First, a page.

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Brownback calls for income tax policy changes

By Bill Felber

Gov. Sam Brownback brought his pitch for a flatter state income tax to the friendly confines of the Riley County Republican Party Saturday, telling more than 100 attendees at a fund-raising breakfast that simplifying the state’s tax code would spur growth — and therefore revenues — in the state.

Although the area’s economy has been relatively prosperous, he noted, the same does not hold true for most places in Kansas.

“You guys have done a great job on growing,” Brownback said, referencing such things as the NBAF, the Manhattan Regional Airport and the soon-to-open Flint Hills Discovery Center. The jobless rate in Riley County is lower than the statewide average, and home values have held relatively steady.

But that, he said, is the exception, not the rule, statewide.

“You are one of about eight counties in the state that are actually growing,” he said. “Consequently we’re losing taxpayers.”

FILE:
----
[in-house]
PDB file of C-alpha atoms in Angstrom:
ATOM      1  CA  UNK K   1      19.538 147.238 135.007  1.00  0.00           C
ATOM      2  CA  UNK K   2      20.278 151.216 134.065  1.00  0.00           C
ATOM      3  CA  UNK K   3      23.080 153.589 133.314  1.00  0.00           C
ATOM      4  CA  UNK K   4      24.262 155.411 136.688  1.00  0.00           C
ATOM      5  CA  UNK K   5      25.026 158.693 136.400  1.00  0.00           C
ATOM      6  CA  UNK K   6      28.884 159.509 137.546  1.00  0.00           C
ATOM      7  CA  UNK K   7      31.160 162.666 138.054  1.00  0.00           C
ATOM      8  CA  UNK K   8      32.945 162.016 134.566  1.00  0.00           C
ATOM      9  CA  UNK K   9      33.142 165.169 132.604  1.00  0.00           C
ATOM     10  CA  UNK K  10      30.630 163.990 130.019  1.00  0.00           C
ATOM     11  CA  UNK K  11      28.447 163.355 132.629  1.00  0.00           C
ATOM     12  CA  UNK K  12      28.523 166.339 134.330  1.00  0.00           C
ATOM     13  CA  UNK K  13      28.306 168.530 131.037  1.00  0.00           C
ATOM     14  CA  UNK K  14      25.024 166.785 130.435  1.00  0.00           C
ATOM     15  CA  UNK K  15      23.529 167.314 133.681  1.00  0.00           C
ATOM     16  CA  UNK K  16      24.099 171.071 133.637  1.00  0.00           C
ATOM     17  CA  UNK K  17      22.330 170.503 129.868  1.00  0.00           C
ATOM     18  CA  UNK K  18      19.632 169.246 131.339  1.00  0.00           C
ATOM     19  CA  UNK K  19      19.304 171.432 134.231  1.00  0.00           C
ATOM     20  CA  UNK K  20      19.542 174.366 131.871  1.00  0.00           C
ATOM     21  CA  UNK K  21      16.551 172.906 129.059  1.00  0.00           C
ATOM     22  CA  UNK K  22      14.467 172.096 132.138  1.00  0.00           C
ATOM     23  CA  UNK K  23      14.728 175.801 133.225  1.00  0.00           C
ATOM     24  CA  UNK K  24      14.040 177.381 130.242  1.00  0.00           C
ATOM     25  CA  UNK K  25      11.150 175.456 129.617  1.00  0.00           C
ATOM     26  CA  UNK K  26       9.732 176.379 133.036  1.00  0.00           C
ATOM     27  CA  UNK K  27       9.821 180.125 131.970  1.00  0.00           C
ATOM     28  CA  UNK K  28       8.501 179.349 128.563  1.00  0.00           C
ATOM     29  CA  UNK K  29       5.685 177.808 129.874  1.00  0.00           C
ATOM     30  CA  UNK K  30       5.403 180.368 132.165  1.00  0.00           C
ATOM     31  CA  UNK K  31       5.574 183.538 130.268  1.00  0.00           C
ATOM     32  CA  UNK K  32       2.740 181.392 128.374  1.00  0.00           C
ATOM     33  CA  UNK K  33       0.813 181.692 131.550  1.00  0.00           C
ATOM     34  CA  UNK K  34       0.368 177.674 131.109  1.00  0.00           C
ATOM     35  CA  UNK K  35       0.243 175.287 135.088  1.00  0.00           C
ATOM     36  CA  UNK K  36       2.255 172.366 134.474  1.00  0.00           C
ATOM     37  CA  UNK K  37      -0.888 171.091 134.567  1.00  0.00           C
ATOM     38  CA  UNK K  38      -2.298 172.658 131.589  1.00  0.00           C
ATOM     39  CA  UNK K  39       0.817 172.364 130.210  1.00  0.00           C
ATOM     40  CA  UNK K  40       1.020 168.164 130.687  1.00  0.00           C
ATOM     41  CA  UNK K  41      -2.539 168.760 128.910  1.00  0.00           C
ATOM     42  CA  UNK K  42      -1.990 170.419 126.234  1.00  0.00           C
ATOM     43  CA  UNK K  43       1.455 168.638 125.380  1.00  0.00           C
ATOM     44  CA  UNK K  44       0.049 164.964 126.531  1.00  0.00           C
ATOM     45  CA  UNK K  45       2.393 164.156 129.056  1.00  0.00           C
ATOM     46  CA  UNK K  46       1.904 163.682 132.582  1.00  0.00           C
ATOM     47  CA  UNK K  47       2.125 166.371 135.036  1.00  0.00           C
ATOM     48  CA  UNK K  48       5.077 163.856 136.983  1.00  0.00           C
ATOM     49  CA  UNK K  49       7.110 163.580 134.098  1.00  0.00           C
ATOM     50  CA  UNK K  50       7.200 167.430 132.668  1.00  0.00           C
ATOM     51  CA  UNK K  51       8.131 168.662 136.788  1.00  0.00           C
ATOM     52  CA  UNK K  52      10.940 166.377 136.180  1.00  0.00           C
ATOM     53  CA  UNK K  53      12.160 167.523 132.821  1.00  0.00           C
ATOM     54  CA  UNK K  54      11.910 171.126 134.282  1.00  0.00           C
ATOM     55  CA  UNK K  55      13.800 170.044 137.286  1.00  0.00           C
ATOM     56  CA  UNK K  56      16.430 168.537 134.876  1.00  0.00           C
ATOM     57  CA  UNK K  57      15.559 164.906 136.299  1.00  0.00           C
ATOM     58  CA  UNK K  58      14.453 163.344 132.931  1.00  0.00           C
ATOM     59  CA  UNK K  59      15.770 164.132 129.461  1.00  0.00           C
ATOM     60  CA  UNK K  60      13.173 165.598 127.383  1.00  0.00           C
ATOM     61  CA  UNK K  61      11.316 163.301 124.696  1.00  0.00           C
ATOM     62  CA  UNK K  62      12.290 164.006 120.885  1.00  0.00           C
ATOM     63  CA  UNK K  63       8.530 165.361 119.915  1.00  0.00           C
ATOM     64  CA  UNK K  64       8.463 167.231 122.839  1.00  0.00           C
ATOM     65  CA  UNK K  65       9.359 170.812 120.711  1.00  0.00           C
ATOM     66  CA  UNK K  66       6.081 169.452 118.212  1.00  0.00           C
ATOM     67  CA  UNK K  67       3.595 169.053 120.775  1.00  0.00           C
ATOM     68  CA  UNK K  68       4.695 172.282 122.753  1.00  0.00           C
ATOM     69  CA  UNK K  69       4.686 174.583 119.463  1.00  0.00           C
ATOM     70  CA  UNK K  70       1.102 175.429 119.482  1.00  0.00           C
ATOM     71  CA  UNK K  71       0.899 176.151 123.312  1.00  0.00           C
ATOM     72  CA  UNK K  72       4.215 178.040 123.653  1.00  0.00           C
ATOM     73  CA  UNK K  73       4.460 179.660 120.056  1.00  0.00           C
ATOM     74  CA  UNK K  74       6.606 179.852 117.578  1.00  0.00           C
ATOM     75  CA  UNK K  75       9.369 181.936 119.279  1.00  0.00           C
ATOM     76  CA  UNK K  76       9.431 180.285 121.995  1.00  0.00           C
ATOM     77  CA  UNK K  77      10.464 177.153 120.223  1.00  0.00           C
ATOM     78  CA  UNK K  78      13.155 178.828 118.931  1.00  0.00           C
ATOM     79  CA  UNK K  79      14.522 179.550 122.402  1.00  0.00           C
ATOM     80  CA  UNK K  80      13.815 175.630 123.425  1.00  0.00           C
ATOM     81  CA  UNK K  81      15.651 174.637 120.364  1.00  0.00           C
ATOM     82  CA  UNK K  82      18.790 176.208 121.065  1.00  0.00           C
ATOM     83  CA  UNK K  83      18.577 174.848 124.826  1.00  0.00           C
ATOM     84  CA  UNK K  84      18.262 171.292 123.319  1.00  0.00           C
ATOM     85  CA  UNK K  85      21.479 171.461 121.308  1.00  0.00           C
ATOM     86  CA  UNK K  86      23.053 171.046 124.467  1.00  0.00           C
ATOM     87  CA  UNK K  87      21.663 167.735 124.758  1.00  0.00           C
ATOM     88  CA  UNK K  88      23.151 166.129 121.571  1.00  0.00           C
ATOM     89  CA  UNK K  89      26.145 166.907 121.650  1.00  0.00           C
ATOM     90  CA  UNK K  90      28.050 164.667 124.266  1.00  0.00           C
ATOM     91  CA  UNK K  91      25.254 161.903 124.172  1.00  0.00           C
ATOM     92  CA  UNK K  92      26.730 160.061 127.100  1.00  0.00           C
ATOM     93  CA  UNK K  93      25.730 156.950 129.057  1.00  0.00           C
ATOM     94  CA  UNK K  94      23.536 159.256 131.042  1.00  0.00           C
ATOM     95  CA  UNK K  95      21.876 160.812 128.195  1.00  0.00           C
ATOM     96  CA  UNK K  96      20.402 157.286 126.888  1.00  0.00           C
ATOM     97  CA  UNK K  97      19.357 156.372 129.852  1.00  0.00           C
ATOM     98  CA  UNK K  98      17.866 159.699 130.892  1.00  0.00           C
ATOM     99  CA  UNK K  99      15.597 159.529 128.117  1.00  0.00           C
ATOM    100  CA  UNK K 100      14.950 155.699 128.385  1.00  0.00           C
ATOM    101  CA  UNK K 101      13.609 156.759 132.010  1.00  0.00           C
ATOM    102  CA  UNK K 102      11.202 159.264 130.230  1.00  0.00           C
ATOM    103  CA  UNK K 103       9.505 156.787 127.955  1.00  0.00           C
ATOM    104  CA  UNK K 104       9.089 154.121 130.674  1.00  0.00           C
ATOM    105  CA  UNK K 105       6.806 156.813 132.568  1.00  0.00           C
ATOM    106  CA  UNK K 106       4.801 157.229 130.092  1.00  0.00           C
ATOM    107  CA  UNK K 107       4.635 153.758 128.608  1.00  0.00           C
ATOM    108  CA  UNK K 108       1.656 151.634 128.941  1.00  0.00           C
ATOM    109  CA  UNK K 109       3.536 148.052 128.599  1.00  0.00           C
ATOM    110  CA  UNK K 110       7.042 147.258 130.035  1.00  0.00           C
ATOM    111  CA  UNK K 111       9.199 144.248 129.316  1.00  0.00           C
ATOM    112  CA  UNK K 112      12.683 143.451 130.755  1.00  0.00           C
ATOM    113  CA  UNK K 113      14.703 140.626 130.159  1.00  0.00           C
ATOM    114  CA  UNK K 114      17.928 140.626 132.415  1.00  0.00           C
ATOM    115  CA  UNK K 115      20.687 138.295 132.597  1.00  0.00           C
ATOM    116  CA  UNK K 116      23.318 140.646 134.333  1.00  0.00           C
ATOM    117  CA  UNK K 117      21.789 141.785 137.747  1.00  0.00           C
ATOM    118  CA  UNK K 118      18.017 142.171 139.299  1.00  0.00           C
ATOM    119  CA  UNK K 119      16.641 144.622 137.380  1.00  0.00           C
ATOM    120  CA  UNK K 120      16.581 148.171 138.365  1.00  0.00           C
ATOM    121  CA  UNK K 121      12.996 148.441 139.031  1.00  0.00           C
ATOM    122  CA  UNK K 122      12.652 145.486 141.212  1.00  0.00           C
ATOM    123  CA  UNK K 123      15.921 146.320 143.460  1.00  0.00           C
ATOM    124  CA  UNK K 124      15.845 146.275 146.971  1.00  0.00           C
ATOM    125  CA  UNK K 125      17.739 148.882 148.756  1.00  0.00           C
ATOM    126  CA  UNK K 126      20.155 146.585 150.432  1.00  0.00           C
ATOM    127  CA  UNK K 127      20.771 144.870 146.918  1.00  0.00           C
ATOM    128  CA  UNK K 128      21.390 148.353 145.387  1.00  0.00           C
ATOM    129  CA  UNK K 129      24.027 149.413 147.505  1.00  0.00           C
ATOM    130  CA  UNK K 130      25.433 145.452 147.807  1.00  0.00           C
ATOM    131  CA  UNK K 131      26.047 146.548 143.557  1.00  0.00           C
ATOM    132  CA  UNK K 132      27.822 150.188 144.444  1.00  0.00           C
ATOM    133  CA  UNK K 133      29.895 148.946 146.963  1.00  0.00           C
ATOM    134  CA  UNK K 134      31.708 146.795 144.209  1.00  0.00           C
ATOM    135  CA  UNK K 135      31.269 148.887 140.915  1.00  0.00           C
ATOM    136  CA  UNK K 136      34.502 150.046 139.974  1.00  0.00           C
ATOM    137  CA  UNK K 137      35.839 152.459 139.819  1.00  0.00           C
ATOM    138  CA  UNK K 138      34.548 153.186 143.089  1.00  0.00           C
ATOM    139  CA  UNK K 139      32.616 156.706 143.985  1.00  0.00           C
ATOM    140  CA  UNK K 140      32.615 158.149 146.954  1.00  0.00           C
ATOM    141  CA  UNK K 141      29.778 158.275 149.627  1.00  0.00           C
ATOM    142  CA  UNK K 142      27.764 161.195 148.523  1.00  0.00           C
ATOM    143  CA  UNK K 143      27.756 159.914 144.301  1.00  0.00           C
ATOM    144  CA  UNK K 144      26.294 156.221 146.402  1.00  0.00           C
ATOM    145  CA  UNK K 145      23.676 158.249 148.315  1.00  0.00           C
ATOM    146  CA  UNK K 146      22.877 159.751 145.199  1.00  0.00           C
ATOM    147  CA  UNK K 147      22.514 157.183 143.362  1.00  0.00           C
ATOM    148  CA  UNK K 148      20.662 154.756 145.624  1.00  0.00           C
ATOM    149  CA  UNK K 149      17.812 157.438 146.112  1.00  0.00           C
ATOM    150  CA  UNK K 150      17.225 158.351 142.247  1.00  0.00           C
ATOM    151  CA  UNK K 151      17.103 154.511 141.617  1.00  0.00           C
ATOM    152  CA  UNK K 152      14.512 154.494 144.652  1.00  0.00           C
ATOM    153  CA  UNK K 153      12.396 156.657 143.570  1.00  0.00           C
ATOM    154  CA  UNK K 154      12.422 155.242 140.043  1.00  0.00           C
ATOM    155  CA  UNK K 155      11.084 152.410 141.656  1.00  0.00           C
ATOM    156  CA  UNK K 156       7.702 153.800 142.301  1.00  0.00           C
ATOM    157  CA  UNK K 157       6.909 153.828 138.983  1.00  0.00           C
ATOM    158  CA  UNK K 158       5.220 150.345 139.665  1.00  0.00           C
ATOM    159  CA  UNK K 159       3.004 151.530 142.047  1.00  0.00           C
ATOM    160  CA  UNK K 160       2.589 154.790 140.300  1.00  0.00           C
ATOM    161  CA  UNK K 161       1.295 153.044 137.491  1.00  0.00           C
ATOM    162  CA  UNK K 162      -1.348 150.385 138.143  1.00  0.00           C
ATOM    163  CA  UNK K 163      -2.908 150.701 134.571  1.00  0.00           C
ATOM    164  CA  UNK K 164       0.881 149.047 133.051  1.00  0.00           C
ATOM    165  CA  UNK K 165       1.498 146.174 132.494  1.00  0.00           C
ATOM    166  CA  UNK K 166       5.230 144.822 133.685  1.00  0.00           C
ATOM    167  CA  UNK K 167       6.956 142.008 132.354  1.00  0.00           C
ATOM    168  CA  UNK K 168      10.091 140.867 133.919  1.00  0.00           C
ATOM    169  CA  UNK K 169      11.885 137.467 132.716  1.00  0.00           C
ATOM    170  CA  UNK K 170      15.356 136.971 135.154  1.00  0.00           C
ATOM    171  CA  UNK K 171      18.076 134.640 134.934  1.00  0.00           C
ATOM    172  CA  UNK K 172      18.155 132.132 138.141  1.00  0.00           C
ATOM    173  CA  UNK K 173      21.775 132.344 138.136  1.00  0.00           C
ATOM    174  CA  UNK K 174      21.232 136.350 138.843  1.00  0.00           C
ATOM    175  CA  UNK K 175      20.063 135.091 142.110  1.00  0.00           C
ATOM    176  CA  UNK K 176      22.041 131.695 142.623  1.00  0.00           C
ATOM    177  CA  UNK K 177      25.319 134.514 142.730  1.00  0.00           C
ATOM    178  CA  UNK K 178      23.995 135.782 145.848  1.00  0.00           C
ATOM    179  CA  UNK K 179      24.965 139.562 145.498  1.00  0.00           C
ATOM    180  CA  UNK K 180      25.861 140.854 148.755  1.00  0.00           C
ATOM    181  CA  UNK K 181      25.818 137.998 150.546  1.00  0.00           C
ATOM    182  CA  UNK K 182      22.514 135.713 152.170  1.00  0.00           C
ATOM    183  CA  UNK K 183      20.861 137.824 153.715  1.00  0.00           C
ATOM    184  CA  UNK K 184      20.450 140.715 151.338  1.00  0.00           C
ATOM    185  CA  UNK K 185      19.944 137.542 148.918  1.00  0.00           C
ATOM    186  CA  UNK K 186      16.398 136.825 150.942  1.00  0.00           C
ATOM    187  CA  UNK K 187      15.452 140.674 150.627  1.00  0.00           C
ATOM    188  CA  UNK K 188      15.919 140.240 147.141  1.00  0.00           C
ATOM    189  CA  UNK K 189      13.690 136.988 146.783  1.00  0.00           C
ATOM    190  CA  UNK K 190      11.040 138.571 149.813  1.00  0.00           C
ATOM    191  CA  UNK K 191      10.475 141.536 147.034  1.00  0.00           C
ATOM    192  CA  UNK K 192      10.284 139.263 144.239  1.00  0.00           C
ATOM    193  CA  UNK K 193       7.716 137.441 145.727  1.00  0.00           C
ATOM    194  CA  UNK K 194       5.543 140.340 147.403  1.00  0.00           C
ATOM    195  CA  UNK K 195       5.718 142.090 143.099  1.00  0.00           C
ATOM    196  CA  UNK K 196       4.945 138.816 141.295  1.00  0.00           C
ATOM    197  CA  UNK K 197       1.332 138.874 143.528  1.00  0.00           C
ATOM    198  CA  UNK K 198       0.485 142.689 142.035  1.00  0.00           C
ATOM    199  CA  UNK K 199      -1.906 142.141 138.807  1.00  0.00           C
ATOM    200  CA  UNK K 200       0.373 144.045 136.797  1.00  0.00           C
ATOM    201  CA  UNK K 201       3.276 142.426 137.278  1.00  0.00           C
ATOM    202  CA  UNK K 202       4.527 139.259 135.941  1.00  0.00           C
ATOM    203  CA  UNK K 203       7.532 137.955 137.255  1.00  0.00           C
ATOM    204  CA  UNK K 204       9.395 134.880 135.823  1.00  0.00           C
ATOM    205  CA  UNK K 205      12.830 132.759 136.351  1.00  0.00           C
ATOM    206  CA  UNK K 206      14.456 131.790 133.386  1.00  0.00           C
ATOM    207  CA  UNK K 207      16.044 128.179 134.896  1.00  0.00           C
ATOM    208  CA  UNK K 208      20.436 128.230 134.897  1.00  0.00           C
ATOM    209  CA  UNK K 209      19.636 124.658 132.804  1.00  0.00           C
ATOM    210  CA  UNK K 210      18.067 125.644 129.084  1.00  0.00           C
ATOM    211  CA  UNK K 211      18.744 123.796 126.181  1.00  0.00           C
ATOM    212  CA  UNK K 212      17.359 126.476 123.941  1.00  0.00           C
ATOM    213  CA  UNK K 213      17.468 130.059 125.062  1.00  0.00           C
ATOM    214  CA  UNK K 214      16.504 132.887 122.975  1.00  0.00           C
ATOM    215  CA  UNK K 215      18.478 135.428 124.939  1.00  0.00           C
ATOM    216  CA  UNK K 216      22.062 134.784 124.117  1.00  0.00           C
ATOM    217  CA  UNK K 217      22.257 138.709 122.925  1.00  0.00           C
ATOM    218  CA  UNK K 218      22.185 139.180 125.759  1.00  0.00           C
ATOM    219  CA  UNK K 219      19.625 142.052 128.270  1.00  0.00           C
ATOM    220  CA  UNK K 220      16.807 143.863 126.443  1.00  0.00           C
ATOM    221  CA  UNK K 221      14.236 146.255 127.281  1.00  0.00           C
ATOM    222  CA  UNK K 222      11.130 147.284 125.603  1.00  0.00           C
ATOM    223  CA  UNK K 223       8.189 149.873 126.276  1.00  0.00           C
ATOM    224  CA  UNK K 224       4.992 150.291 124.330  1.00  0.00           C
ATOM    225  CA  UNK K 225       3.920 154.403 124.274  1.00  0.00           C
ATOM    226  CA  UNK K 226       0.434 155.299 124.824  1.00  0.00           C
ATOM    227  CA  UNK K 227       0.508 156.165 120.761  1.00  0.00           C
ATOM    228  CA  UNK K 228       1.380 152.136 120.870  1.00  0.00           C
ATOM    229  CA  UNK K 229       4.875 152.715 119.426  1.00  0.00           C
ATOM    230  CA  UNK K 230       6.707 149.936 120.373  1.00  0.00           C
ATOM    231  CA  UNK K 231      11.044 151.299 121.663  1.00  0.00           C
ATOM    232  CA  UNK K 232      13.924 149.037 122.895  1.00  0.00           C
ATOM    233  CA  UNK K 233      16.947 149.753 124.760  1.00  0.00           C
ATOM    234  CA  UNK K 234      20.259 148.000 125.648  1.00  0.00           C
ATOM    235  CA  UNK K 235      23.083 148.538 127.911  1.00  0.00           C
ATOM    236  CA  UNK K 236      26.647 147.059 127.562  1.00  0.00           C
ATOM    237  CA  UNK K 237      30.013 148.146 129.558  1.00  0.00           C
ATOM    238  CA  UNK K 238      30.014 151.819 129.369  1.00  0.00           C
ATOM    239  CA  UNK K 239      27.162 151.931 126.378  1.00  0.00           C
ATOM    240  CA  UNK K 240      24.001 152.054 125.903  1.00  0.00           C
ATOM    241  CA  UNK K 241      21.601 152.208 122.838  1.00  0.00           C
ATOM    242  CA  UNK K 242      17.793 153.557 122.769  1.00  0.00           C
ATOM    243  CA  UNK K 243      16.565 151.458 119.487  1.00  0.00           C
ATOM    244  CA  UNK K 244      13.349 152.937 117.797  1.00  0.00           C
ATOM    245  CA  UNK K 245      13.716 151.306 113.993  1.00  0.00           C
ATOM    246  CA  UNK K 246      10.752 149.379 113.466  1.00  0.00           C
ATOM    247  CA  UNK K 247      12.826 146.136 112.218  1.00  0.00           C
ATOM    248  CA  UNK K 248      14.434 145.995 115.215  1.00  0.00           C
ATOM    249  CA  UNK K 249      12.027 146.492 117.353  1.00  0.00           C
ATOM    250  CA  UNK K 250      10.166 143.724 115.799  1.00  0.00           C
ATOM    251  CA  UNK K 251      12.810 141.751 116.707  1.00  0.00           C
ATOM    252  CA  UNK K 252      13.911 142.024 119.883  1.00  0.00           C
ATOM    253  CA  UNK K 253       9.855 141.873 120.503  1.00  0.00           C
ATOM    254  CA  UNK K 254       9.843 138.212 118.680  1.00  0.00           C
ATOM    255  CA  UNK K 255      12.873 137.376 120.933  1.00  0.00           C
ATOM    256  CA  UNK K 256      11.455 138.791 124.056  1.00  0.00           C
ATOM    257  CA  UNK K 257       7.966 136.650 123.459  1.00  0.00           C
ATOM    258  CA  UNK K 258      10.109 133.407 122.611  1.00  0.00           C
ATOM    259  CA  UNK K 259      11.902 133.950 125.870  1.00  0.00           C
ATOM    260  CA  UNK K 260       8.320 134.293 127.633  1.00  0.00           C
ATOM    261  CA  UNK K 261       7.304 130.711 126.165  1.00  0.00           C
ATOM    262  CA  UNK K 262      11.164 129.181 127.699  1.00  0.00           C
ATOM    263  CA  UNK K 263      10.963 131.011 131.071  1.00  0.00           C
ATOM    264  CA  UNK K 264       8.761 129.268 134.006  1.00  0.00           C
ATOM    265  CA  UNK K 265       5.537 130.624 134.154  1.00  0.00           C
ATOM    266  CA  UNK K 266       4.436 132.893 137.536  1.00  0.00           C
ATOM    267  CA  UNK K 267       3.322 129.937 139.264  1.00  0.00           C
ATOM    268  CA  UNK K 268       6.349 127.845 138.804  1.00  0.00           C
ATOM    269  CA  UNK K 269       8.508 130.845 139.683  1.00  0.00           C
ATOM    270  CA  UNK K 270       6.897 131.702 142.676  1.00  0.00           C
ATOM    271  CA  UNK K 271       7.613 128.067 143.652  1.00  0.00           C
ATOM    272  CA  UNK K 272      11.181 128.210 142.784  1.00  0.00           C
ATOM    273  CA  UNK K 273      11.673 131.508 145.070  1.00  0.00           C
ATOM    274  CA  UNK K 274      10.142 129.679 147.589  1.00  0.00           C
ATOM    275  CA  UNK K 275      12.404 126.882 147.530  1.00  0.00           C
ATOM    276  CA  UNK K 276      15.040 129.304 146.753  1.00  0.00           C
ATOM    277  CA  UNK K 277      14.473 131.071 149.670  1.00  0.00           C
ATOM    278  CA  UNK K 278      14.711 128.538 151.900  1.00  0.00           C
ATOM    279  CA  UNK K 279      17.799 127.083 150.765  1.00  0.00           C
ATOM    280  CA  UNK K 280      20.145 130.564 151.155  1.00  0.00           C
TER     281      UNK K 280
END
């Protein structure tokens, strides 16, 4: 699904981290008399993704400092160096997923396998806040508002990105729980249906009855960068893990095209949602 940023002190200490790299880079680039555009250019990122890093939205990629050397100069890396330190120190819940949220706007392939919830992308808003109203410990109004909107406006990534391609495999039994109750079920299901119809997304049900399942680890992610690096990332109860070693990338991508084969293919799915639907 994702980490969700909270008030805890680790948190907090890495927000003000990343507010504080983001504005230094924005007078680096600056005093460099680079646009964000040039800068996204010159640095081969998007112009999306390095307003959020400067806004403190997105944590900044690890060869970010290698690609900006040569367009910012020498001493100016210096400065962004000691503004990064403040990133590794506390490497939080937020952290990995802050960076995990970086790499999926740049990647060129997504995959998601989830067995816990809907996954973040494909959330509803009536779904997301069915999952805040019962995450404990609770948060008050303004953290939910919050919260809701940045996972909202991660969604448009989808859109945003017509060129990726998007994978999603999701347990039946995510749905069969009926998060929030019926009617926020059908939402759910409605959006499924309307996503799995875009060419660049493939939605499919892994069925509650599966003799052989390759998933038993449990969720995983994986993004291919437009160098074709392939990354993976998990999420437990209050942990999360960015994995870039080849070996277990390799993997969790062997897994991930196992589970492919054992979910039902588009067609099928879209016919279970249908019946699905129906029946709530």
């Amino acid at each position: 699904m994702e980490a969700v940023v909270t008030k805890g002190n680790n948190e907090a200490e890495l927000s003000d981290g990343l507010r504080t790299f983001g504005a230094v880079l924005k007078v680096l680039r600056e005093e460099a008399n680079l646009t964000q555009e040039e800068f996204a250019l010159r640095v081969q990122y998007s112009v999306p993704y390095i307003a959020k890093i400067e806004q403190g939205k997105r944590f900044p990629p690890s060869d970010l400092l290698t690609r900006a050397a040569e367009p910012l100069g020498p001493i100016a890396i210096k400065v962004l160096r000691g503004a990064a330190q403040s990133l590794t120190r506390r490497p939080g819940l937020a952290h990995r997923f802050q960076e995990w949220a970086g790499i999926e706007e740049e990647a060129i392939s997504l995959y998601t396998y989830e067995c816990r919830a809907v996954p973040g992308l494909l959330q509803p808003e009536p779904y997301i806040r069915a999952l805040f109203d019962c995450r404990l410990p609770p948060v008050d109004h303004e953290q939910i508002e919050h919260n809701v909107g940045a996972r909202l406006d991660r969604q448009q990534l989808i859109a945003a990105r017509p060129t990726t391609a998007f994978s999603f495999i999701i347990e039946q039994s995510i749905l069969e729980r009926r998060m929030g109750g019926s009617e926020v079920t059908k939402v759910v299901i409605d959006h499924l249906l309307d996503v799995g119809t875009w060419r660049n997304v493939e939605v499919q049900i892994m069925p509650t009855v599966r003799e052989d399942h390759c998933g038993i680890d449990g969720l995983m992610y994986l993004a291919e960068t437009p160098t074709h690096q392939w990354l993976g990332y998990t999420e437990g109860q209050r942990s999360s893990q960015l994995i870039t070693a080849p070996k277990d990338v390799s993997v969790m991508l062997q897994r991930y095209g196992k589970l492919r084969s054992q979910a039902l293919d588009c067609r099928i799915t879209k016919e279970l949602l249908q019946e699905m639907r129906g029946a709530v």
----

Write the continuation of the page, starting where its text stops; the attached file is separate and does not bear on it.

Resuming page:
Brownback believes the changes he proposes for the state’s income tax code would make the state friendlier to business and thereby invigorate growth. He contends that the state’s tax rate is higher than any other state in the region, prompting a general outmigration of jobs. He describes his solution as a flat tax with a small business accelerator. “The tax proposal we have takes the income tax off of small business because this is where most people are employed and this is your growth engine,” he said.

Brownback’s plan would not only flatten rates, it would also remove exemptions, credits and deductions from the code. Acknowledging that such a step would be controversial, Brownback says the tax code should not be used for social engineering because it is inefficient. “If you want to subsidize things, do it through social rehabilitation services, do it through … Medicaid,” he said. He described it as “a pro-growth system…close to revenue-neutral, not quite.” And, he added, “it will get us competitive in the region so we’re not losing people particularly to Missouri,” which he described as “our most competitive border.”

The governor indicated he viewed the biggest obstacle to his plan as people’s natural aversion to change. He said the most common reaction is, “I’d just kinda rather stay where I am.” But, he added, “the track that we are on is a slow, steady decline, and unless you change that track you’re going to continue on that path.”

He also stressed a desire to free up individuals to chart heir own course. “How do we free the American people and the genius of America and the genius of the individual to let them prosper and grow,” he asked. “The genius of this country is how you free the individual to be the most he could possibly be.”









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